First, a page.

Monday 28th February to Wednesday 2nd March 2022
As we left Stone at the start of day 13 we passed the old warehouse and bottling plant for Joule’s Brewery which was established in 1780 but ceased brewing in October 1974.
A little further on Robert gazed enviously at a canal-side property by a bridge which not only had its own private mooring but also had a signal box installed in the back garden. Clearly a fellow enthusiast on several fronts.
We also passed The Plume of Feathers, owned by Neil Morrissey but it was too early for it to be open and it was not a stop scheduled on the spreadsheet so we carried on.
The canal often rubs shoulders with the train tracks and it is easy to see why the waterways were superseded by train as a means of transporting freight swiftly around the country.
The route also took us past The World of Wedgwood which Duncan and Phil had recommended the day before. Having moored up, Robert encouraged Matilda to take in some culture whilst he was tutoring and she set off, despite the forecast of rain, to find The World of Wedgwood which includes the V&A’s collection of this iconic brand of fine porcelain. Her phone took her a scenic route through Hem Heath Woods.
However, when she arrived, ready for a cup of Earl Grey tea served in some fine bone china she realised the World of Wedgwood was closed on Mondays and Tuesdays. Matilda had assumed that those with local knowledge who were promoting the visit might have known this, but next time she will definitely do her own research.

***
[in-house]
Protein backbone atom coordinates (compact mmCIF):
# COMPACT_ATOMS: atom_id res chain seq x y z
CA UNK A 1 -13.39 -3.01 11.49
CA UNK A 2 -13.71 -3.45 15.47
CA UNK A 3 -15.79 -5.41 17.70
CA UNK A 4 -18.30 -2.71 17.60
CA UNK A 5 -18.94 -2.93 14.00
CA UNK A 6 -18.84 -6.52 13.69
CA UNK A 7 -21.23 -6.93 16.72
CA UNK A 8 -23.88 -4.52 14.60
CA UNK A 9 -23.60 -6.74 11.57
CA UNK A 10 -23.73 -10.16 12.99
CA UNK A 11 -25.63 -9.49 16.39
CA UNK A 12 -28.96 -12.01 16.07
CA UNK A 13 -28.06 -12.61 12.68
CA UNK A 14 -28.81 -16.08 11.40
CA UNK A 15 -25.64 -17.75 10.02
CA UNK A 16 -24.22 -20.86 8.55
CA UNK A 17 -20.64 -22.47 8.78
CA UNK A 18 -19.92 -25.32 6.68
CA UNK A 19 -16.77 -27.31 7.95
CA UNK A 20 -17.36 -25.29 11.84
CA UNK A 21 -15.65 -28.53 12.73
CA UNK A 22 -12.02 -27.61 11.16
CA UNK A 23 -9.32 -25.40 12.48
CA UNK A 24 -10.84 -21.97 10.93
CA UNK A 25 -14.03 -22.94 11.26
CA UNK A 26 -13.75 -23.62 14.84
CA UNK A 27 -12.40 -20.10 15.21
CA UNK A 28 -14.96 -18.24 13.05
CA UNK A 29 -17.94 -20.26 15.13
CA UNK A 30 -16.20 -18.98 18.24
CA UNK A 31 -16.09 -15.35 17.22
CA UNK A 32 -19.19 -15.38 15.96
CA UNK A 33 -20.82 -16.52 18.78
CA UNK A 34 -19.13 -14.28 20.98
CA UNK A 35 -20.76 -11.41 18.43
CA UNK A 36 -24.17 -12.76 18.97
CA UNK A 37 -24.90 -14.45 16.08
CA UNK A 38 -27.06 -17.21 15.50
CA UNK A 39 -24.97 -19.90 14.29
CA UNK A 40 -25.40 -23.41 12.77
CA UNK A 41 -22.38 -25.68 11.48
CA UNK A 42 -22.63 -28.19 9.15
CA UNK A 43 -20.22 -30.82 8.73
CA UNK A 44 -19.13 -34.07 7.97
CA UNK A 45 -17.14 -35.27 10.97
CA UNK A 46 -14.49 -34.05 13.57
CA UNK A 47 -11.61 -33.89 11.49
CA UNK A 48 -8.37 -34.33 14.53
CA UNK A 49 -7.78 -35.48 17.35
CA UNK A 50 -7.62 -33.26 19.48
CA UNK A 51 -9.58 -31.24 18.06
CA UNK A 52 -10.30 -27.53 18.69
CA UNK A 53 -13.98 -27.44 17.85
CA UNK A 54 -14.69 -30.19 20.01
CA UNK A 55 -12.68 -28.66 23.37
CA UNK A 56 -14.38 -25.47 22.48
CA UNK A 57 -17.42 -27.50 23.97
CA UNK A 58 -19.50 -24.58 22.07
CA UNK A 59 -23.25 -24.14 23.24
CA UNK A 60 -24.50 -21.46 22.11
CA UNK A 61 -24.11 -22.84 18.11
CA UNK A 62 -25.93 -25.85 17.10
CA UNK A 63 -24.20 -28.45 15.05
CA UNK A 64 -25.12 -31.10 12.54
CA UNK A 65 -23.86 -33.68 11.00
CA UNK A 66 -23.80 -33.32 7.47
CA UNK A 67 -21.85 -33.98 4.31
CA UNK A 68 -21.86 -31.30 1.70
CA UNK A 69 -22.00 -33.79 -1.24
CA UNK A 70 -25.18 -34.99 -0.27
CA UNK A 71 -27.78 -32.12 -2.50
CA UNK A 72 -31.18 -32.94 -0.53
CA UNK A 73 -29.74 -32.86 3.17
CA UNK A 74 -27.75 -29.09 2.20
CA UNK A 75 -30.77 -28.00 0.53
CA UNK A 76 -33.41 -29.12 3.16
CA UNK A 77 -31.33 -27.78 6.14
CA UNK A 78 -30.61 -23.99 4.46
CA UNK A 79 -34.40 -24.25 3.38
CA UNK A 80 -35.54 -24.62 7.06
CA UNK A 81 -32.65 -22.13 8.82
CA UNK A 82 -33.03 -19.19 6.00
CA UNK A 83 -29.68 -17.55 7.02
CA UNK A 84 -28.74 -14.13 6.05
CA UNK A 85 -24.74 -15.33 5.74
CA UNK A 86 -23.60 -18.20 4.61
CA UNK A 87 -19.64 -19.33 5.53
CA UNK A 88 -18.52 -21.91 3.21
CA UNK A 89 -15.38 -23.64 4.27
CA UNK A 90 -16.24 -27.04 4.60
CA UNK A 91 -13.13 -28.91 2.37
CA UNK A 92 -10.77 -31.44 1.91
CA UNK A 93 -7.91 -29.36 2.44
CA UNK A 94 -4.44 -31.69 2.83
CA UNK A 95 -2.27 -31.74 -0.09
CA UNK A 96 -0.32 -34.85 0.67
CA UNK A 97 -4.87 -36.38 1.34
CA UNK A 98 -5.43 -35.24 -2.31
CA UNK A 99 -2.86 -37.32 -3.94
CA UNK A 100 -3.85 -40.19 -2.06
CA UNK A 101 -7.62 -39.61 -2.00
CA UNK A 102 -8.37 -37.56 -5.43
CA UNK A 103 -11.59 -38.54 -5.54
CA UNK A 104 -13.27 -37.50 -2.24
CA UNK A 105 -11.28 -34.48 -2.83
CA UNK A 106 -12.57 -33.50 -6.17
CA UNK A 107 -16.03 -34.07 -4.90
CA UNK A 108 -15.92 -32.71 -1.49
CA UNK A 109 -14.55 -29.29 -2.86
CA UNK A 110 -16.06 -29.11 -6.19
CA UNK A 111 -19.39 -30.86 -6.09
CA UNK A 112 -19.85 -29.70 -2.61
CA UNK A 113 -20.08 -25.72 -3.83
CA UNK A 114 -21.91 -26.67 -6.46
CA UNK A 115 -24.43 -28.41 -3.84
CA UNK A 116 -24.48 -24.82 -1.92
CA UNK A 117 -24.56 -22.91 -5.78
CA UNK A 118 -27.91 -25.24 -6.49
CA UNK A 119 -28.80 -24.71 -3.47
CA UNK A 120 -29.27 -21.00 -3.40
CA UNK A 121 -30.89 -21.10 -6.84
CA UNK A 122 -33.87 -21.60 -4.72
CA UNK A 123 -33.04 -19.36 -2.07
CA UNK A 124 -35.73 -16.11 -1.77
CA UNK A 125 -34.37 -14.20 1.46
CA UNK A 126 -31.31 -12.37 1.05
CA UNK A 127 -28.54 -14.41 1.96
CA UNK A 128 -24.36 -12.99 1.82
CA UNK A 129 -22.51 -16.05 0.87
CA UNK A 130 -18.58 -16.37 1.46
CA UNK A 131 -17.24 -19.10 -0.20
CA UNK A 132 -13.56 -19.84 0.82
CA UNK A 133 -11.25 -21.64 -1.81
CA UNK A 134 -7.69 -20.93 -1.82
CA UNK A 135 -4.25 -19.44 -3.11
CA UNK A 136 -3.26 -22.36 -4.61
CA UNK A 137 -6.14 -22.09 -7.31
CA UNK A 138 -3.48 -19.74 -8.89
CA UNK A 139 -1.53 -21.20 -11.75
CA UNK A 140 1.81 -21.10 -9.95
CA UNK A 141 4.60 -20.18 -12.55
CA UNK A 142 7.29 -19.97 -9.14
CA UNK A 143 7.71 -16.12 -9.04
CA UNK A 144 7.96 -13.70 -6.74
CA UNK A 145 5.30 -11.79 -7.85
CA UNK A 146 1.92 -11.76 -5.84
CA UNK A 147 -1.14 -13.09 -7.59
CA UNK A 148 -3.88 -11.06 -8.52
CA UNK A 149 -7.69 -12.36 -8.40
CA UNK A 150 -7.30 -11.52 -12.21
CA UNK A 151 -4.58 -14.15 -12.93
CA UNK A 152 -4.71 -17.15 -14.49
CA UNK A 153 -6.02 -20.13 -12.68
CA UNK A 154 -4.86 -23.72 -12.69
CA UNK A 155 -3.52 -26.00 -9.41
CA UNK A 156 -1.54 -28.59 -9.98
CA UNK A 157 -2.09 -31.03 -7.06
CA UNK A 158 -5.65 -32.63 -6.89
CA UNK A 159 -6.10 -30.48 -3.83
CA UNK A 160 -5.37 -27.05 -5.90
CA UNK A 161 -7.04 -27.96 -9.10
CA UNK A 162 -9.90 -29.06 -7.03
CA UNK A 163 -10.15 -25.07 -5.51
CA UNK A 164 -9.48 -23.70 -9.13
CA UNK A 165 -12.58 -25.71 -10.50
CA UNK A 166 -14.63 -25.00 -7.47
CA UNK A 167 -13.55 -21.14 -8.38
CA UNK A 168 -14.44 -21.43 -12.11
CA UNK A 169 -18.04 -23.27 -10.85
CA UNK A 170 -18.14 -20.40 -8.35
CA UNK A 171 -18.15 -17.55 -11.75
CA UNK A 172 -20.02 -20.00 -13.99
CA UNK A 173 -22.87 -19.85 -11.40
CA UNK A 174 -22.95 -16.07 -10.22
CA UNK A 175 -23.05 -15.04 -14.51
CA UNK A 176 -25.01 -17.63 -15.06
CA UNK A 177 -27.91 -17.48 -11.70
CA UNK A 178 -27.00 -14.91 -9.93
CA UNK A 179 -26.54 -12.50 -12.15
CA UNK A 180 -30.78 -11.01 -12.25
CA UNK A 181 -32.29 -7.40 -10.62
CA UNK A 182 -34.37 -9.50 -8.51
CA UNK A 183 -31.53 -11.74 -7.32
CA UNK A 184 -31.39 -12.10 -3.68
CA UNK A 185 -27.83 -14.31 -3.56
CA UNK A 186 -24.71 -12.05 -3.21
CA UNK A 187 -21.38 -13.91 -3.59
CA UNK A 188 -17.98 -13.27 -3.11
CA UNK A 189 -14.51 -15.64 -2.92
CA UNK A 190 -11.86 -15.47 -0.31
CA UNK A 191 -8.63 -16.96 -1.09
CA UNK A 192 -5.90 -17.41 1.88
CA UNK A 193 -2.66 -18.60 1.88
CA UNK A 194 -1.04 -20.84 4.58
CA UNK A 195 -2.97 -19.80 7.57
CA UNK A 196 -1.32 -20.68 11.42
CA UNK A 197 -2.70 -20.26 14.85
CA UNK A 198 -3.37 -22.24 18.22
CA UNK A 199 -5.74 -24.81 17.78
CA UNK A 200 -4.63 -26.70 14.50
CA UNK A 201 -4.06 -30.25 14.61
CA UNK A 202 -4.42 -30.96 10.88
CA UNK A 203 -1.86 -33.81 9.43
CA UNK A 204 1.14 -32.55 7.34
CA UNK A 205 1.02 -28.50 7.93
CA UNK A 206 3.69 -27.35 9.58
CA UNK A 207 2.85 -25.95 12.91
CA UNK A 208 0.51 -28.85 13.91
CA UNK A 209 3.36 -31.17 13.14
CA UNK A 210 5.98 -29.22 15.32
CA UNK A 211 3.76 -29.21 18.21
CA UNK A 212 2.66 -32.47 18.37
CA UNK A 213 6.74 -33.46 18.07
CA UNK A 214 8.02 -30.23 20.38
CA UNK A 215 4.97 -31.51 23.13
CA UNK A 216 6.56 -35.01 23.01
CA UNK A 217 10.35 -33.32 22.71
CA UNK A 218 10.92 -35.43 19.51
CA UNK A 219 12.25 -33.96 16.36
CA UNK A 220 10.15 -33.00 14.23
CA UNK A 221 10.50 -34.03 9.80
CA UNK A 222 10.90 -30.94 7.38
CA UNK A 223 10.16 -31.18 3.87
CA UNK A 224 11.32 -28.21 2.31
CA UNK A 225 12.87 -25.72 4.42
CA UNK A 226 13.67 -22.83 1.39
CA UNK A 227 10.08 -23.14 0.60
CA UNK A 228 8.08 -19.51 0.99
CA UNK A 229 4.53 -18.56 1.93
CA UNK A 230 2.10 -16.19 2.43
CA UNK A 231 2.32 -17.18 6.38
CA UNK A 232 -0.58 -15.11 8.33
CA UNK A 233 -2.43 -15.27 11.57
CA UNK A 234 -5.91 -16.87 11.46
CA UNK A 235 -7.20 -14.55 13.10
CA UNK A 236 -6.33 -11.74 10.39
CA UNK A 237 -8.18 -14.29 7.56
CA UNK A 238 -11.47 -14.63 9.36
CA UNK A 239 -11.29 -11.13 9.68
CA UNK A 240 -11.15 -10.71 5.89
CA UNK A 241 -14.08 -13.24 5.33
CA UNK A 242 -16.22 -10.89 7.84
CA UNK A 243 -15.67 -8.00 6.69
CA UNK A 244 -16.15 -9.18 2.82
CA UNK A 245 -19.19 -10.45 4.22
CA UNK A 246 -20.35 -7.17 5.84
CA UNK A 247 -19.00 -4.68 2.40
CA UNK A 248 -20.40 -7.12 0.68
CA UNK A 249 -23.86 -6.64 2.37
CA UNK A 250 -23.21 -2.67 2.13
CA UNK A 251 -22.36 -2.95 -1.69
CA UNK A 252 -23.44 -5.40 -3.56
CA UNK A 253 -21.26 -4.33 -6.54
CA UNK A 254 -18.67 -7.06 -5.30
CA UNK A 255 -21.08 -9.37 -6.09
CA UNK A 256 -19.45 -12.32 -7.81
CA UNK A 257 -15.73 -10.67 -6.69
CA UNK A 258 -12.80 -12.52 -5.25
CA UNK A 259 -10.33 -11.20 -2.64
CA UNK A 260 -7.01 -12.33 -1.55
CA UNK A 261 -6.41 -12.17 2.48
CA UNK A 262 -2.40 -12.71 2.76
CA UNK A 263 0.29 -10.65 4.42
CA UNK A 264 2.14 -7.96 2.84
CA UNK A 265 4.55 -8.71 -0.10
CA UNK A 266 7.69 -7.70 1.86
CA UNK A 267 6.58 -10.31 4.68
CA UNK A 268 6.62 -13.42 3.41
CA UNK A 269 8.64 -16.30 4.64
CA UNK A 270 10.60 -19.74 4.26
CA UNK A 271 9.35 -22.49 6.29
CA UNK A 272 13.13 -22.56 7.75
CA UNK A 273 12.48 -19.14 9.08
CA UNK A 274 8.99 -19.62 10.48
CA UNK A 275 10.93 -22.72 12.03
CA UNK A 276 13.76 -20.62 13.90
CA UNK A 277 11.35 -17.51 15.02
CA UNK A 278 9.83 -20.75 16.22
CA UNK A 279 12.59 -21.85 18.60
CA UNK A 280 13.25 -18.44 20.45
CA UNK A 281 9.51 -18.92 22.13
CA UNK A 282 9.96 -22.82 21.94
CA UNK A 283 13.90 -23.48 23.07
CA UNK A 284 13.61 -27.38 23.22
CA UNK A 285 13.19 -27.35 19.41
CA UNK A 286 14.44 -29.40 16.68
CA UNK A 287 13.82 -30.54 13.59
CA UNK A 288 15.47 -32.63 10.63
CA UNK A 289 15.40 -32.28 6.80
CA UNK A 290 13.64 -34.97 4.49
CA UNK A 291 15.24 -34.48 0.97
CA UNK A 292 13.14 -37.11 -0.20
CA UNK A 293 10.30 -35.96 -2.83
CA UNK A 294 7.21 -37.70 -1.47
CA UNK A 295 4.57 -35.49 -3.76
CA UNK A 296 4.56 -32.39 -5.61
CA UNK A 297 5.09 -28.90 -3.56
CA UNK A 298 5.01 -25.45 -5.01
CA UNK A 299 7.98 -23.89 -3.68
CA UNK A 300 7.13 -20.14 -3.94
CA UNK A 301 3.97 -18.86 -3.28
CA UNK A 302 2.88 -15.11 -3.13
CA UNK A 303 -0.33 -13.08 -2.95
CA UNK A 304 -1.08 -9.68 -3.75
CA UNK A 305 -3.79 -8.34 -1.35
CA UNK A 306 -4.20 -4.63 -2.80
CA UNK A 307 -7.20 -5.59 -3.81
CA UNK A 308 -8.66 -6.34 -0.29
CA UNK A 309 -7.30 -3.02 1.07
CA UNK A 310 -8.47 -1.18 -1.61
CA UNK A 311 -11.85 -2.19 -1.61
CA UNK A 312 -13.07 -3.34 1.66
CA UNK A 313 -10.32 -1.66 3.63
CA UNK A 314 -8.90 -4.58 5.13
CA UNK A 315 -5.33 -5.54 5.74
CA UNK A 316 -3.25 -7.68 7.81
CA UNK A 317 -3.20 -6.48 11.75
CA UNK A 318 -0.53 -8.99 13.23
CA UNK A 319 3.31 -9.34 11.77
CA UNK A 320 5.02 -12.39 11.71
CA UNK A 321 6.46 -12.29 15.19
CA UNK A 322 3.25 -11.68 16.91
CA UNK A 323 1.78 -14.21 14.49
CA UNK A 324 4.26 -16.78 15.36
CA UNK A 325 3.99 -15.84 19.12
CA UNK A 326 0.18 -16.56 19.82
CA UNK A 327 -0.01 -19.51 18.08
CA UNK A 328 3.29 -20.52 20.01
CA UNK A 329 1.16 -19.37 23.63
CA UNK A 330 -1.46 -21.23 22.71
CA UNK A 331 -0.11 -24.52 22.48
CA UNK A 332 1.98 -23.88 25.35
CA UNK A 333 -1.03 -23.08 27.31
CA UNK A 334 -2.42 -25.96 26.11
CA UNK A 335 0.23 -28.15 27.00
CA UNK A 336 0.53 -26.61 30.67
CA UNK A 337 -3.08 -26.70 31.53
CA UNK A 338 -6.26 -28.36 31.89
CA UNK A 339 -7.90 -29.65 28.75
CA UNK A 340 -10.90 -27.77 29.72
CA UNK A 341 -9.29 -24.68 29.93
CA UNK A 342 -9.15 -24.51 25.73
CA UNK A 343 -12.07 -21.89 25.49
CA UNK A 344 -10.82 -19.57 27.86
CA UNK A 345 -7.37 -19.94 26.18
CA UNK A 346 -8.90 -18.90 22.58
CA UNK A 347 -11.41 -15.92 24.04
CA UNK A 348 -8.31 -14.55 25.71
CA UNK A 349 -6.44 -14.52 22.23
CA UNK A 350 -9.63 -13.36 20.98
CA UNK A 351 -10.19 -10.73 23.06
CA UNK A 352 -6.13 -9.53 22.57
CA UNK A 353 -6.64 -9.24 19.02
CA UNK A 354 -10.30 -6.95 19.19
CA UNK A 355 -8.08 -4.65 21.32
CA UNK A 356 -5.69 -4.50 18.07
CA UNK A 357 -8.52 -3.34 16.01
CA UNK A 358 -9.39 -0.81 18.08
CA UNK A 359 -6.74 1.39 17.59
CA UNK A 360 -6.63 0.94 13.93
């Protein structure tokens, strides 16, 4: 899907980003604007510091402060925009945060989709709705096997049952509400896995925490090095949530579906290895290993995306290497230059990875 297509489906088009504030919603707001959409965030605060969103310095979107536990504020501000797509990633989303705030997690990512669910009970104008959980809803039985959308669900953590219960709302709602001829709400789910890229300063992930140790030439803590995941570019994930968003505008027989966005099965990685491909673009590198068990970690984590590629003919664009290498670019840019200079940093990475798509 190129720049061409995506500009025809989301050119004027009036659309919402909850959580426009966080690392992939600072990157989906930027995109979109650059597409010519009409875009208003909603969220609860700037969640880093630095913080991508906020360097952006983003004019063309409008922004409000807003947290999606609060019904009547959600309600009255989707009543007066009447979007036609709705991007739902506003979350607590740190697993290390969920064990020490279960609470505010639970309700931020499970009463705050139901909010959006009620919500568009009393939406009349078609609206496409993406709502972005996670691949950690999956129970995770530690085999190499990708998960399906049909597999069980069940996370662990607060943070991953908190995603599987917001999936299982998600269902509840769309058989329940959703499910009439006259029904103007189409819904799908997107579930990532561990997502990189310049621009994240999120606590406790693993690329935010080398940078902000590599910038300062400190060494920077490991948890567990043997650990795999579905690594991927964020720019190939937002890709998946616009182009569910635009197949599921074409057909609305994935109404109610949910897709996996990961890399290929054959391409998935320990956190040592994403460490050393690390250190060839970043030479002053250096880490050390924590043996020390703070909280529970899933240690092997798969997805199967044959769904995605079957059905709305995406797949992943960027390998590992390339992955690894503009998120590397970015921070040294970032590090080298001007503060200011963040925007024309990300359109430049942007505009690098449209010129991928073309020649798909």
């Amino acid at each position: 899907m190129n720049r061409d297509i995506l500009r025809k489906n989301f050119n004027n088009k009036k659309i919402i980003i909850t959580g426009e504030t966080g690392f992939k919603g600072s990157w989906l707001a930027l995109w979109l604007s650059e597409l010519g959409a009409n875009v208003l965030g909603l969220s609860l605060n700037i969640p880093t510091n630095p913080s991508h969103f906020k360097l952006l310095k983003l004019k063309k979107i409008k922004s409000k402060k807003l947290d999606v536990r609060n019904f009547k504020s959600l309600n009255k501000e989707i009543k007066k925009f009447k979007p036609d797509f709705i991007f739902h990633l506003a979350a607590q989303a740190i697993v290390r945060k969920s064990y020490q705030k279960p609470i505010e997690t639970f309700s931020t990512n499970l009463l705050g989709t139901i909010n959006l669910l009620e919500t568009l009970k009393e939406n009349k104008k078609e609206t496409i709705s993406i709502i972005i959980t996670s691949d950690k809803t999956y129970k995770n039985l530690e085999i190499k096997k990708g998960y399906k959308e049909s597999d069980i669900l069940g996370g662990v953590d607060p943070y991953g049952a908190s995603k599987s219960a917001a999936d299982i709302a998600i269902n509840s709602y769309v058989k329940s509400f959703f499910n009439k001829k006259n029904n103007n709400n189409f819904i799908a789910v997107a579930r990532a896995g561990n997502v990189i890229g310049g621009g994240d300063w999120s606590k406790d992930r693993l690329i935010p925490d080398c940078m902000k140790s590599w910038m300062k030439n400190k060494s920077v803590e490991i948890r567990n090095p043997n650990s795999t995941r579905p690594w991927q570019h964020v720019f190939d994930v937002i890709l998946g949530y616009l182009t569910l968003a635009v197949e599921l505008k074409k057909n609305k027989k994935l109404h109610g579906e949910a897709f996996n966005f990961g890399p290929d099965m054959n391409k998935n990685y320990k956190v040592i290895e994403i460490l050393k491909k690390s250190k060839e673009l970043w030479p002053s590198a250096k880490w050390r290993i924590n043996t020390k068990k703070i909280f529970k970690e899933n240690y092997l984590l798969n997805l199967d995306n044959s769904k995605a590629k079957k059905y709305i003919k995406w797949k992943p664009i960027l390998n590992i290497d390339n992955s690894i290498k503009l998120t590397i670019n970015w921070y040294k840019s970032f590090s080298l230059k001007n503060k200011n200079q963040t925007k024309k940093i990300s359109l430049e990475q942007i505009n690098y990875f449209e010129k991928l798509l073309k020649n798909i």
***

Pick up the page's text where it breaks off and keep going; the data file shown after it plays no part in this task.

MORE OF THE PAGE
Not to be deterred in her search for culture Matilda set off for Trentham Gardens, even though the website said it was due to close at 15:30. Fortunately, from 1st March onwards, the opening times were extended to 18:00 and they kindly took pity on a wet and bedraggled visitor and charged a reduced entry fee as there were only a few hours left to her. Trentham Estate has some gorgeous sculptures and would have been so much lovelier in the sunshine.
On her way back from the gardens, Matilda had noticed that the pub closest to our mooring was closed for refurbishment but a short walk away was bod Trentham which retains features from its previous life as a police station and then a bank.
28/02/2022 – Miles: 5.28 – Locks: 8 – 3h45m
Travelling north through Stoke there are frequent reminders of the city’s place in history as a major centre for pottery manufacturing with old brick bottle kilns appearing in residential areas as well as in disused industrial sites.
Adjacent to locks 39 and 40 was the Etruscan Bone and Flint Mill which is home to the Etruria Industrial Museum and the only steam powered potters mill in the world. It is open on selected weekends only when the volunteers operate the steam mill.